This is the private sphere. Though there are necessitated anti-discrimination laws to maintain equal access in public accommodations, the private sphere has a greater latitude of liberty than the actions of government. When the government acts, it bears the legitimated collective use of force and sometimes is under greater restraint on the actions of those operating under the cloak of government authority (government actors). It is difficult for a private actor to violate your constitutional rights. So, when a private actor places his private funds behind a particular political issue-campaign, it is far different than when a civil official expresses a motivation to deny that person’s participation in the public sphere. In the past couple weeks we have had mayors and other civic officials coming out expressing their desire to make establishing a business more difficult for Cathy. This of course may be done out of authentic indignation, or to curry electoral favor. The lines of the borders of government authority are sometimes grey. I think that in these penumbras, this is where the fun begins.
Los Angeles Mayor Antonio Villaraigosa joined a growing list of his elected municipal colleagues (i.e., Boston, Chicago, D.C., Philadelphia, and San Francisco) who have expressed distaste and disappointment in the Atlanta-based company’s positions on gay rights. Villaraigosa said, “I’m so proud to support [the “vibrant” Los Angeles LGBT community] as we call on Chick-Fil-A’s leadership to reconsider their position and join the growing majority of Americans who support marriage equality.” Villaraigosa continued, “In Los Angeles and in America, love and liberty will always triumph.”
In response to these mayoral slanders, Chicago-area Republicans filed a formal complaint with the Illinois Department of Human Rights against Chicago Mayor Rahm Emanuel and 1st Ward Alderman Joe Moreno’s desire to block Chick-Fil-A from a Chicago district in response to their corporate antipathy to “gay marriage” and gay rights. Calling this “economic bullying,” Chicago GOP Vice-Chair Chris Cleveland said, “[Moreno] has used the government power to engage in overt religious discrimination against a person who has expressed a sincerely-held religious belief.” Cleveland says that is illegal under Illinois law. In an official statement, the Chicago mayor’s office spokesperson Tarrah Cooper said that the mayor would not be involved in blocking Chick-Fil-A. “If they meet all the usual requirements, then they can open their restaurant, but [Emanuel] does not believe the CEO’s [Dan Cathy] values are reflective of our city,” Cooper said.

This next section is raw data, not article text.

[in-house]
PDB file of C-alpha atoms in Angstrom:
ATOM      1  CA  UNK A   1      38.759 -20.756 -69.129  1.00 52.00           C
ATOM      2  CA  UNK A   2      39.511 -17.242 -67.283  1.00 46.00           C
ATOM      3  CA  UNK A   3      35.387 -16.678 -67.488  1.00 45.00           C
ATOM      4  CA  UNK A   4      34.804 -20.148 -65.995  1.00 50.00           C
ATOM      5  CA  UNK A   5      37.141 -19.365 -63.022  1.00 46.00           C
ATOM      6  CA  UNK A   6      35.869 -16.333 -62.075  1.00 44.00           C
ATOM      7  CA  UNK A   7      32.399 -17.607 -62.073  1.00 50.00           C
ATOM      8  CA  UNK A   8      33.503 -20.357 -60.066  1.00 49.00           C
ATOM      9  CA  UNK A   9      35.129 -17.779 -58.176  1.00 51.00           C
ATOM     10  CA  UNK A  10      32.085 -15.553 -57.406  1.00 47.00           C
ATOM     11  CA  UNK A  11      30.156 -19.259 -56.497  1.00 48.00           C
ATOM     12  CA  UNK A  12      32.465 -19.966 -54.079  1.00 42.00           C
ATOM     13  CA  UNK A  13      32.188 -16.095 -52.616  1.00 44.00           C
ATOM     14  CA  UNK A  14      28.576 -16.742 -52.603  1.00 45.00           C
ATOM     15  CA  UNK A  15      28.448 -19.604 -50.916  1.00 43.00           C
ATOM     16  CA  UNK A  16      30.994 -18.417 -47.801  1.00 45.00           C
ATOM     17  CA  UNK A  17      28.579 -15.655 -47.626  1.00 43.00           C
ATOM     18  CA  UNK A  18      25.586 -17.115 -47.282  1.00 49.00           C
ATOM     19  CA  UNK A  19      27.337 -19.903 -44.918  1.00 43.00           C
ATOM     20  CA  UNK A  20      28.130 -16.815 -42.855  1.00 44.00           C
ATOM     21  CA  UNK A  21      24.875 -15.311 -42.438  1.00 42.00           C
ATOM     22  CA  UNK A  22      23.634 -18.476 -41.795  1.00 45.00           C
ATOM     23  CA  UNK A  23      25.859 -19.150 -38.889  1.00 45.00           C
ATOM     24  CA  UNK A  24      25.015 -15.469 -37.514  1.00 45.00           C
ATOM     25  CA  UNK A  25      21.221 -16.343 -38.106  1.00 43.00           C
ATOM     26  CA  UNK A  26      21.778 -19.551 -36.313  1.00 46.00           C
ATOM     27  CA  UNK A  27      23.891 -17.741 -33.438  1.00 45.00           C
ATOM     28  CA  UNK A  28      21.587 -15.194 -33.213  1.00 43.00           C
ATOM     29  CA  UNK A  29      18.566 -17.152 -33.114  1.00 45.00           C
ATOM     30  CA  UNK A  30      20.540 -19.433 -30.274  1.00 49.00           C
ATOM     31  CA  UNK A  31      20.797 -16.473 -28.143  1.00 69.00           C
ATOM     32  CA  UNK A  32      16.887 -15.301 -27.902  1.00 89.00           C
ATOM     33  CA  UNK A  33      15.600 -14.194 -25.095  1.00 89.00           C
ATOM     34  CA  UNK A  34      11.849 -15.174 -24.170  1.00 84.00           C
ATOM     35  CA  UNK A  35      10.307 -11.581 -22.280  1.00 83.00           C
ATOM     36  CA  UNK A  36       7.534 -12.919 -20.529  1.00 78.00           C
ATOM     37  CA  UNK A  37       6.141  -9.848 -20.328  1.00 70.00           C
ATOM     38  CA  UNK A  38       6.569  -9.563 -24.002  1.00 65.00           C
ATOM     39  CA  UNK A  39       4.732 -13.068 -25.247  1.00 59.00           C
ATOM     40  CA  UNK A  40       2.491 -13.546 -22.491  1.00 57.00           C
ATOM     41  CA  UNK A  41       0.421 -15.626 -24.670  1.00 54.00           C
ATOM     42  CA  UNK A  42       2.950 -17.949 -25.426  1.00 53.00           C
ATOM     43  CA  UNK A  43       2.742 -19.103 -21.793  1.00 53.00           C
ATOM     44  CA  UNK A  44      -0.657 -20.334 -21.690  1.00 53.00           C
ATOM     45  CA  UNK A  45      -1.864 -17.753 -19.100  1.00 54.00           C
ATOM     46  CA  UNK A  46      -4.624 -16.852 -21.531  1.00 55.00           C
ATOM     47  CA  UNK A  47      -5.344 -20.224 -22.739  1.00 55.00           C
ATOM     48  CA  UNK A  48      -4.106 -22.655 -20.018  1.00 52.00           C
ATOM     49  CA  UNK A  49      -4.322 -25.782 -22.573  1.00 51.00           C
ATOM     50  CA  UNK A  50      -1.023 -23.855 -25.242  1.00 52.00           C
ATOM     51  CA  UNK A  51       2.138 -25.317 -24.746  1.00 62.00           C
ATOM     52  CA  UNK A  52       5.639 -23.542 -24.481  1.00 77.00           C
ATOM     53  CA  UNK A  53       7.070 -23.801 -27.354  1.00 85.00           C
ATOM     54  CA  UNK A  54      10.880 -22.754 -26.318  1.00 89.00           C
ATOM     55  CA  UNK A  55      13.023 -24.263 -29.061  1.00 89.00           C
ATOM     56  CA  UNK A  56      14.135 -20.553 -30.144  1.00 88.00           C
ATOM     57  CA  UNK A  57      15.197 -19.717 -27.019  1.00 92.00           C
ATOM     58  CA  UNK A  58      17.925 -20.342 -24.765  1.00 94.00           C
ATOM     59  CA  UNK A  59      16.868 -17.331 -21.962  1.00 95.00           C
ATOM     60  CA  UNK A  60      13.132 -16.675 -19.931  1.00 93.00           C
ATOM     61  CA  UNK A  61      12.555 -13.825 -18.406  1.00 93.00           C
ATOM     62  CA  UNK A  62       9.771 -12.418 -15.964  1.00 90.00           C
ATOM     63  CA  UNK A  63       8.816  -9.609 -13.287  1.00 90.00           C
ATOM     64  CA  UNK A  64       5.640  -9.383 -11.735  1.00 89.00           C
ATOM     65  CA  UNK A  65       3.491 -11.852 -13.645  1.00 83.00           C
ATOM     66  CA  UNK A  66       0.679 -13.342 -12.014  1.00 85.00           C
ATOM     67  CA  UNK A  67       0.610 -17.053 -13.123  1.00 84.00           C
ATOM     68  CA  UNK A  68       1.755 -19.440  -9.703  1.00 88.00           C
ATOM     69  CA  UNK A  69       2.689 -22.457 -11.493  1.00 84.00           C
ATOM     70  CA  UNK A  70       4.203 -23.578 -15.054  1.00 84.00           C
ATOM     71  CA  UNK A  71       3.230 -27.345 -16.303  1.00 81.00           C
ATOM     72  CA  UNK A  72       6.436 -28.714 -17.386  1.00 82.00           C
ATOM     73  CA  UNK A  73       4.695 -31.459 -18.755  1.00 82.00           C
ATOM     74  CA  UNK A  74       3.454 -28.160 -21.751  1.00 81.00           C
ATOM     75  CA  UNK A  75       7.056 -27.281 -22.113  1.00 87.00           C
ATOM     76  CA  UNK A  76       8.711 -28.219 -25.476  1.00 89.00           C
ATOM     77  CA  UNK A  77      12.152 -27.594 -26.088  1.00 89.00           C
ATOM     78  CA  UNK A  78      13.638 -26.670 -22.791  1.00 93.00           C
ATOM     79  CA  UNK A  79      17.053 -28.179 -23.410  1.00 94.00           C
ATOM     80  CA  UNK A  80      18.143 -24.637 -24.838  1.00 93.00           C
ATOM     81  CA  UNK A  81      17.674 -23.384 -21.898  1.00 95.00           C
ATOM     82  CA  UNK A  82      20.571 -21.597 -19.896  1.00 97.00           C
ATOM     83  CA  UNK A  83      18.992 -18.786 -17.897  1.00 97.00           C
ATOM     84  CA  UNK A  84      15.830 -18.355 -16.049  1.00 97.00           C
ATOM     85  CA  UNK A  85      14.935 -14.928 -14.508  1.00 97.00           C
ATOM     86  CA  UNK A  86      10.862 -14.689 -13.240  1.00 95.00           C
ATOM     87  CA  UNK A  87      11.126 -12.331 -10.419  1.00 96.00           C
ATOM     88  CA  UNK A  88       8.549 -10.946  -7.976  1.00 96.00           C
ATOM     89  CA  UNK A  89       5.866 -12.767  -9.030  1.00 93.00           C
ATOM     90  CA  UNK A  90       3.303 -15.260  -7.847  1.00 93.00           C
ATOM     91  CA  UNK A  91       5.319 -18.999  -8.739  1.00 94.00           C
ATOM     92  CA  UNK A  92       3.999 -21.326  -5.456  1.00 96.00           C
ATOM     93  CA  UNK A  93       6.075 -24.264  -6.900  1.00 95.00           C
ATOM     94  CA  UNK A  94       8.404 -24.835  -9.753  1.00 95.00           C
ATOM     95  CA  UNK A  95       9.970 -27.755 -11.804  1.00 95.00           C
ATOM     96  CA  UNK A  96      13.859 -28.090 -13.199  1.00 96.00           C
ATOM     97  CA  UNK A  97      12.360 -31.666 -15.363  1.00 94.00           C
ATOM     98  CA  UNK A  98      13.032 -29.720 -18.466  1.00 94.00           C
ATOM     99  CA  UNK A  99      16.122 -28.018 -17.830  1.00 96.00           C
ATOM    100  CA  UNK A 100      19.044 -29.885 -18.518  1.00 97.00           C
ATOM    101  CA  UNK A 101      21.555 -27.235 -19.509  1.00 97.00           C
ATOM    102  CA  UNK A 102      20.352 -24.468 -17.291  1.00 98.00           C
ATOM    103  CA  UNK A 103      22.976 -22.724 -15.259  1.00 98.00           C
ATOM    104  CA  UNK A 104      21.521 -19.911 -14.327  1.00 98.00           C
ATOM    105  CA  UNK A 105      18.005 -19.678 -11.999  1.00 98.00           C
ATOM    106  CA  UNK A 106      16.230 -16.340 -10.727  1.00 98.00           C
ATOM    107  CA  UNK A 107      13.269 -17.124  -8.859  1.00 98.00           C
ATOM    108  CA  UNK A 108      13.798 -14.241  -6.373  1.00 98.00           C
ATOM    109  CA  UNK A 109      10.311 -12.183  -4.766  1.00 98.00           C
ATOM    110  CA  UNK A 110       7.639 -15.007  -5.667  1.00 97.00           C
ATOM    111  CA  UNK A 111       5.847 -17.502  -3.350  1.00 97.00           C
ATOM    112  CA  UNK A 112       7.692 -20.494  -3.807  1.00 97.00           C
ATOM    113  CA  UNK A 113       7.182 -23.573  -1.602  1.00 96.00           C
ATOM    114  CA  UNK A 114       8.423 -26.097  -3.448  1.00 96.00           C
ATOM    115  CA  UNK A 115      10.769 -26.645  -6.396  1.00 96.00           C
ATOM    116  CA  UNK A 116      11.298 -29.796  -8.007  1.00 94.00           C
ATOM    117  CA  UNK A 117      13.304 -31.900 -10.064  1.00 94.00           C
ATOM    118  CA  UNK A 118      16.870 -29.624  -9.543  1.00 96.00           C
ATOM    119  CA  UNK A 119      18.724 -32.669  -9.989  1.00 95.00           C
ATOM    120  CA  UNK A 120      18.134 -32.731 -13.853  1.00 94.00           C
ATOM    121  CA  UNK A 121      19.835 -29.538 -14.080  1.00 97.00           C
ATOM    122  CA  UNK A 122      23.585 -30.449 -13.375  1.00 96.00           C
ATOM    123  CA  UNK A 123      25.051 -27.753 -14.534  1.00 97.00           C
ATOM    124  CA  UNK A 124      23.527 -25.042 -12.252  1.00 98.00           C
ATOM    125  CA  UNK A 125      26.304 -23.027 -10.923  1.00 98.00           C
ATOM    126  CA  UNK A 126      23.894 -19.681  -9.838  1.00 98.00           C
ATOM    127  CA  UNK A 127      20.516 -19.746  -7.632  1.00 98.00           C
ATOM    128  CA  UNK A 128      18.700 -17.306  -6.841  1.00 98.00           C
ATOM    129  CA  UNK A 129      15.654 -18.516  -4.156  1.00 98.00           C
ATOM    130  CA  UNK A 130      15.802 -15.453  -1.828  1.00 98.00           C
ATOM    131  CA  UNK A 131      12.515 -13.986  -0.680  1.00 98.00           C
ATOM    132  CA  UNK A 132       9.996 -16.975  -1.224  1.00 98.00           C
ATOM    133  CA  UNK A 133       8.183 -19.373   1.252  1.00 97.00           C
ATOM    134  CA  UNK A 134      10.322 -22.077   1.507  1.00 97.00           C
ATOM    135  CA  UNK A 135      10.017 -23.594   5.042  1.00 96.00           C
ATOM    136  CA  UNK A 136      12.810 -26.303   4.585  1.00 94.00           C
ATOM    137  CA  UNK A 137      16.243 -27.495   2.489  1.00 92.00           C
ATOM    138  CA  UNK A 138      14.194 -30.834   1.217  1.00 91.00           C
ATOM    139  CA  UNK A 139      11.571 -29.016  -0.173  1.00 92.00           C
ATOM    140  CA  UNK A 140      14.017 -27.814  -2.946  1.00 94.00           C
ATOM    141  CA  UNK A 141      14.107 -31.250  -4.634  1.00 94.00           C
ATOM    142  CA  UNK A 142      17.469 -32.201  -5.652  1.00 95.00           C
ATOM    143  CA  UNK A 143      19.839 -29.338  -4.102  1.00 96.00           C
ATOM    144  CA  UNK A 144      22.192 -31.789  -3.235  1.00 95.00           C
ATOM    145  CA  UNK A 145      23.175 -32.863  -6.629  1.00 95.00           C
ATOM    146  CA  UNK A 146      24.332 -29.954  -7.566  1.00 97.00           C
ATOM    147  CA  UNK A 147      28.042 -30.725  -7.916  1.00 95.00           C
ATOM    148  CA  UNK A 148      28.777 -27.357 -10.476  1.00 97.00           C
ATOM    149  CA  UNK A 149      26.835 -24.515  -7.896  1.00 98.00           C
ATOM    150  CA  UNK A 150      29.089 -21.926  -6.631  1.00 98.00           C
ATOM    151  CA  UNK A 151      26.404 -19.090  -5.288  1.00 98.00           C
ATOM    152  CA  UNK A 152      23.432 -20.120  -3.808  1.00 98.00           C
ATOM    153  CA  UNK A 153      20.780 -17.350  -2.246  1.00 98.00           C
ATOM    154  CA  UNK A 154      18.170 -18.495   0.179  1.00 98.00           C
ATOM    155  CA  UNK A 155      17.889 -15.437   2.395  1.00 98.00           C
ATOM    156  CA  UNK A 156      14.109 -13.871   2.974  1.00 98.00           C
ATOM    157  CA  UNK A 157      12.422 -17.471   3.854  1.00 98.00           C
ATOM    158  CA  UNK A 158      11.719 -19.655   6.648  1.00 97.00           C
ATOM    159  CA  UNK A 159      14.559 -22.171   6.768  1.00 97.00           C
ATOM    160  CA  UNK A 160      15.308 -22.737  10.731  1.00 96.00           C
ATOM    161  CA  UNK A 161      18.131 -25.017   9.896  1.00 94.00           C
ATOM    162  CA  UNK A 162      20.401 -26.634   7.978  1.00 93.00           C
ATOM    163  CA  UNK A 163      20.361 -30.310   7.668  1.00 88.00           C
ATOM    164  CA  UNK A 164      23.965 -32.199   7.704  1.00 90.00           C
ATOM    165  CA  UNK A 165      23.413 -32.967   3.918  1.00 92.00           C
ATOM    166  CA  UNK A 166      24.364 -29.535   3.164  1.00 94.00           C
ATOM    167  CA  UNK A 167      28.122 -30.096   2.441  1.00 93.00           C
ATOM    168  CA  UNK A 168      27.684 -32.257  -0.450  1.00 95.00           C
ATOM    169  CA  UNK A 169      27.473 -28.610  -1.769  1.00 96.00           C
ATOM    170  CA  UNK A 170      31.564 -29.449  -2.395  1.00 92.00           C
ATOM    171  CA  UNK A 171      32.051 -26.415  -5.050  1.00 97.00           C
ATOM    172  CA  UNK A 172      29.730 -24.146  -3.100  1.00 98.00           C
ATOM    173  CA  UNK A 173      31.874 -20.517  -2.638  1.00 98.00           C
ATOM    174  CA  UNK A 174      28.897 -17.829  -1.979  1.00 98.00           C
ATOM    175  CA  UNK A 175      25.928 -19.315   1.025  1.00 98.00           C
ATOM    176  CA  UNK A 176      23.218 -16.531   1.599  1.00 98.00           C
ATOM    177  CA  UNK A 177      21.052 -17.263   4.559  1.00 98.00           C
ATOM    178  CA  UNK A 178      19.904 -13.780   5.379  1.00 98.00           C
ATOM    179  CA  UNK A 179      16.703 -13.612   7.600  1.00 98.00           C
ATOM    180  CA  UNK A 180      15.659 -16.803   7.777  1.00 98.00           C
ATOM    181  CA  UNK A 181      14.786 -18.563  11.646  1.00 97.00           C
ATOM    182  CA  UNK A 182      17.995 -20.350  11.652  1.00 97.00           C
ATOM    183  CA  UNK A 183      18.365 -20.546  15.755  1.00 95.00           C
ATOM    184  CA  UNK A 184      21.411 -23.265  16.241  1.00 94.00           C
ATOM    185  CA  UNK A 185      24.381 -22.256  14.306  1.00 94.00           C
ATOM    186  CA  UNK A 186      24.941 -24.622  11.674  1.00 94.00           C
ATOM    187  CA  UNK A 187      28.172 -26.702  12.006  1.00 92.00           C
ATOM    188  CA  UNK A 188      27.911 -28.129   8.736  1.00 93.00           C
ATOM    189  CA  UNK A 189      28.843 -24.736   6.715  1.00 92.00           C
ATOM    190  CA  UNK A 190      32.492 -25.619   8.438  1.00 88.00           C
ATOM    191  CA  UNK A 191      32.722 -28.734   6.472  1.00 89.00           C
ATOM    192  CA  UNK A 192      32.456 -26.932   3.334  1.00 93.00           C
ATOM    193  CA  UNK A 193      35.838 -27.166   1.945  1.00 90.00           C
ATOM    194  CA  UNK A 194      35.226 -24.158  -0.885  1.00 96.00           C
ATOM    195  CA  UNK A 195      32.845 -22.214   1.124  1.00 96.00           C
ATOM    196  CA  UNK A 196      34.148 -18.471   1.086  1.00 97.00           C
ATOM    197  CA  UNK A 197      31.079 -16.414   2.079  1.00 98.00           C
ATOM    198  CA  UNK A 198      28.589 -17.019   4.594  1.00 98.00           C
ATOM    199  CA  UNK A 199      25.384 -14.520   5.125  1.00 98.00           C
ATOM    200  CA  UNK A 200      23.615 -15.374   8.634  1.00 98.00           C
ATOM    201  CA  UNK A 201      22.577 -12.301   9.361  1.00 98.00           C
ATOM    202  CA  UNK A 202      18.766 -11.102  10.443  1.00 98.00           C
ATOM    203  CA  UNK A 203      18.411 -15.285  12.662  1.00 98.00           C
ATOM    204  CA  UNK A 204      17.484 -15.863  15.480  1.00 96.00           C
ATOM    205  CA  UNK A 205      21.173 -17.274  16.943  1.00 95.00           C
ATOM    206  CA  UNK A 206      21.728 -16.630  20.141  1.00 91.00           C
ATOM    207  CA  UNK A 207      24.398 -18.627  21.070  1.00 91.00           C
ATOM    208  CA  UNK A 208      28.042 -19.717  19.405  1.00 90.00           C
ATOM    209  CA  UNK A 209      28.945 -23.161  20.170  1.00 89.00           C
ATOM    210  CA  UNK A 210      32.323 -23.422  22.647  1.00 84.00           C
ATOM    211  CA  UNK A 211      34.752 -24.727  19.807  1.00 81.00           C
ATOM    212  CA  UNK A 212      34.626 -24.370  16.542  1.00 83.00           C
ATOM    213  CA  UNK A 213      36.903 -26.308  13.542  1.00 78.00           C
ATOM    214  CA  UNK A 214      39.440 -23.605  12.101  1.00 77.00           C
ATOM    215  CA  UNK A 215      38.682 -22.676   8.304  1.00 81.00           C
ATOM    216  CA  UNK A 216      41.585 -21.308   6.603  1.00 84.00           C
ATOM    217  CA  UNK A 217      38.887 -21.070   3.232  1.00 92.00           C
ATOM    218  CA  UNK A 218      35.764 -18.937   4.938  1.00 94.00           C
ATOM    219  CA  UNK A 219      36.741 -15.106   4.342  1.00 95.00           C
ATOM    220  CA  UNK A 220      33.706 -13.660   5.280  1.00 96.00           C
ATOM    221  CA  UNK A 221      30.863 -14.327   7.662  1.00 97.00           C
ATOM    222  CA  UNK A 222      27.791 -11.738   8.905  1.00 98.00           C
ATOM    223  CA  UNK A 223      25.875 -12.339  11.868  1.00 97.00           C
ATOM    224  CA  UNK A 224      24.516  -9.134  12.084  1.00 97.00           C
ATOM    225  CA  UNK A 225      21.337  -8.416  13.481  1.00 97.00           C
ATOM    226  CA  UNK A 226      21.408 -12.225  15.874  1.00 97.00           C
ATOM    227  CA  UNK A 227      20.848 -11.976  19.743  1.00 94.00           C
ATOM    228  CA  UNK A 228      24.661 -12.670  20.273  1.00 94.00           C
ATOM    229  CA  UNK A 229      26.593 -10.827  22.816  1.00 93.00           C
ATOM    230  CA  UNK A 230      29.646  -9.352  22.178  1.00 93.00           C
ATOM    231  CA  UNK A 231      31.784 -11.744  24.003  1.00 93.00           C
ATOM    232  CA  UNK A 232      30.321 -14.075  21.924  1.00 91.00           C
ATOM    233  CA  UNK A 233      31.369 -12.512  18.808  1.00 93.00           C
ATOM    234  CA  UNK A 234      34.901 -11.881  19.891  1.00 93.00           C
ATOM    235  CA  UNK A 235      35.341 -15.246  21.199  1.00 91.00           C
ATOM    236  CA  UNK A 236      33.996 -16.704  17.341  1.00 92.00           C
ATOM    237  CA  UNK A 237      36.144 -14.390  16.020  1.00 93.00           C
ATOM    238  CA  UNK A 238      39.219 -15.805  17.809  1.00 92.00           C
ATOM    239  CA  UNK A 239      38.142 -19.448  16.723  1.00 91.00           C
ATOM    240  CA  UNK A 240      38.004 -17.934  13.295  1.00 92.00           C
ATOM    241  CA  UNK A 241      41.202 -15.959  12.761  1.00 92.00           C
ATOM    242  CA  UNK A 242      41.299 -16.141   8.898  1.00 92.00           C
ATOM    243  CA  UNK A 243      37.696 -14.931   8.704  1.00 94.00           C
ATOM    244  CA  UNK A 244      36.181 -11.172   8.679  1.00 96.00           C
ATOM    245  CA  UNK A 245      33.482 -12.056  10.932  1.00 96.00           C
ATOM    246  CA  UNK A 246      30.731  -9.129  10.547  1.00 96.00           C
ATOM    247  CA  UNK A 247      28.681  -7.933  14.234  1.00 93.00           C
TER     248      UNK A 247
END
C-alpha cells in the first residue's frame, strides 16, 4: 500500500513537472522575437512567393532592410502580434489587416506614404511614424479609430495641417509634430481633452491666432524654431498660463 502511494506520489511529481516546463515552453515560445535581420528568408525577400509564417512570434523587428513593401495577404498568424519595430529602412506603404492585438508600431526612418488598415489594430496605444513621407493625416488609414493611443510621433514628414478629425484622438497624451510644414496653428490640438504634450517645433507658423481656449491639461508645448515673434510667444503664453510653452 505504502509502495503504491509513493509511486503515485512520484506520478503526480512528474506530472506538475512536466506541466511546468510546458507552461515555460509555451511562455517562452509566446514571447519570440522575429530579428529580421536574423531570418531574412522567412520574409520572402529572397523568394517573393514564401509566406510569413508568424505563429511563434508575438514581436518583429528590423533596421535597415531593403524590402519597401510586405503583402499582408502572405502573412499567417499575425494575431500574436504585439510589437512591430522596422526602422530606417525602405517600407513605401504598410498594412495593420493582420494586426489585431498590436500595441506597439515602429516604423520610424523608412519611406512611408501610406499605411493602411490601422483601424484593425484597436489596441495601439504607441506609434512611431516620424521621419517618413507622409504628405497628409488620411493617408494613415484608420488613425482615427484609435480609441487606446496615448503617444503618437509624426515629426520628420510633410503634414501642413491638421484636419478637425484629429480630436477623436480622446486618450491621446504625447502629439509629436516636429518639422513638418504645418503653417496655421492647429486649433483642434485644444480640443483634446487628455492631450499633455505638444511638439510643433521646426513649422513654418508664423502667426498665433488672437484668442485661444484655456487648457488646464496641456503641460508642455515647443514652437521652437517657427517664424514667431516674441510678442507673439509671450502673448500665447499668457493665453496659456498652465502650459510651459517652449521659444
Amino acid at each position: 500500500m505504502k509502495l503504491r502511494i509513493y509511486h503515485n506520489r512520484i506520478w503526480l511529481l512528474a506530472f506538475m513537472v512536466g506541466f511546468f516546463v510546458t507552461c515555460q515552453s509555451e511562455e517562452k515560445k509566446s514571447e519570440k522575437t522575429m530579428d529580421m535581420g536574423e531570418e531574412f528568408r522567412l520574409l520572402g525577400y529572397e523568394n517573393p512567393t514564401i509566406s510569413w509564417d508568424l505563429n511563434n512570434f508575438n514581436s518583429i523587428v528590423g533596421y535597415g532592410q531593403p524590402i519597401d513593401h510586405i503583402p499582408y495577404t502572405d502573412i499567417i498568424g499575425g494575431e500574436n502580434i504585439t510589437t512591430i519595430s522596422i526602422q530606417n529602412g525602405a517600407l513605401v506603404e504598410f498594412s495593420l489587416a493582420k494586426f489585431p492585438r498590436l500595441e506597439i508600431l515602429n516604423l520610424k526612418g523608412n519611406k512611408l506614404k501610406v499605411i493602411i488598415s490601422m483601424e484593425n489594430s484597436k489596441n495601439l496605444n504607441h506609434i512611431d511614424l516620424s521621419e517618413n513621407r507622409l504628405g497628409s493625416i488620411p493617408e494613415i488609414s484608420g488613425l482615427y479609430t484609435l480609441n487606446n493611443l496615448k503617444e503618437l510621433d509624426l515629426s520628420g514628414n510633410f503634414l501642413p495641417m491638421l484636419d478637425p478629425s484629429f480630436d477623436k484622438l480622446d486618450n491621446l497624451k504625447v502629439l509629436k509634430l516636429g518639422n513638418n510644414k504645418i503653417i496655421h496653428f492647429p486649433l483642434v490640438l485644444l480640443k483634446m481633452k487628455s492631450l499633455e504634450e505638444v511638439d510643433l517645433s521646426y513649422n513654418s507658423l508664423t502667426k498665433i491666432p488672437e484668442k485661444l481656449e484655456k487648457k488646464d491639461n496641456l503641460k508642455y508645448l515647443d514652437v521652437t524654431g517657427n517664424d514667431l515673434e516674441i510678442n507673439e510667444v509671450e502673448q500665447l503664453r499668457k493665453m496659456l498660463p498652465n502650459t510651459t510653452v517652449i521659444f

Yet pro-Chick filings are not the only ones occurring in the Prairie State. Chick-Fil-A received multiple complaints filed against them with the Illinois Department of Human Rights by unnamed claimants as an “intolerant corporate culture” violating Section 5-102(B) of the Human Rights Act. That section of the HRA prohibits a “public accommodation from making protected classes ‘unwelcome, objectionable or unacceptable.’” Those in favor of Chick-Fil-A’s political initiative sponsorship say that it is about upholding “tradition” and avoiding improper government interference, while those against are against Cathy’s interests say that these outside and indirect acts of discrimination violate human rights. Regardless of what happens. It will sure be interesting, and serve as a compass for future similar issues.
In thinking about these issues, part of me is drawn to dig deeper than hearing “anti-gay” this or “homophobic” that. I wanted to see where Chick-Fil-A was sending its money, and one group that it is said that Cathy has supported was the work of Exodus International, a group that until recently was a major proponent of the “pray-the-gay-away” “reparative therapy.” There were several news stories recently of how Exodus had decided to drop its prescription of reparative therapy. They have, but their position on homosexuality, though slightly altered, has little changed.
Exodus has slowly been evolving on the issue of homosexuality themselves. Exodus has been pulling a scaling back of sorts. In October 2010, Exodus International pulled its support from its “Day of Truth” counter-protest of the Gay Lesbian and Straight Education Network (GLSEN)’s annual “Day of Silence” observation. The Day of Silence began in 1996 as a yearly one-day vow of silence in schools by students to represent those silenced by homophobia, and to bring attention to “anti-LGBT name-calling, bullying and harassment in their schools.” Started in 2005 by the Alliance Defense fund, the “Day of Truth” was created to “counter the promotion of homosexual behavior and to express an opposing viewpoint from a Christian perspective.”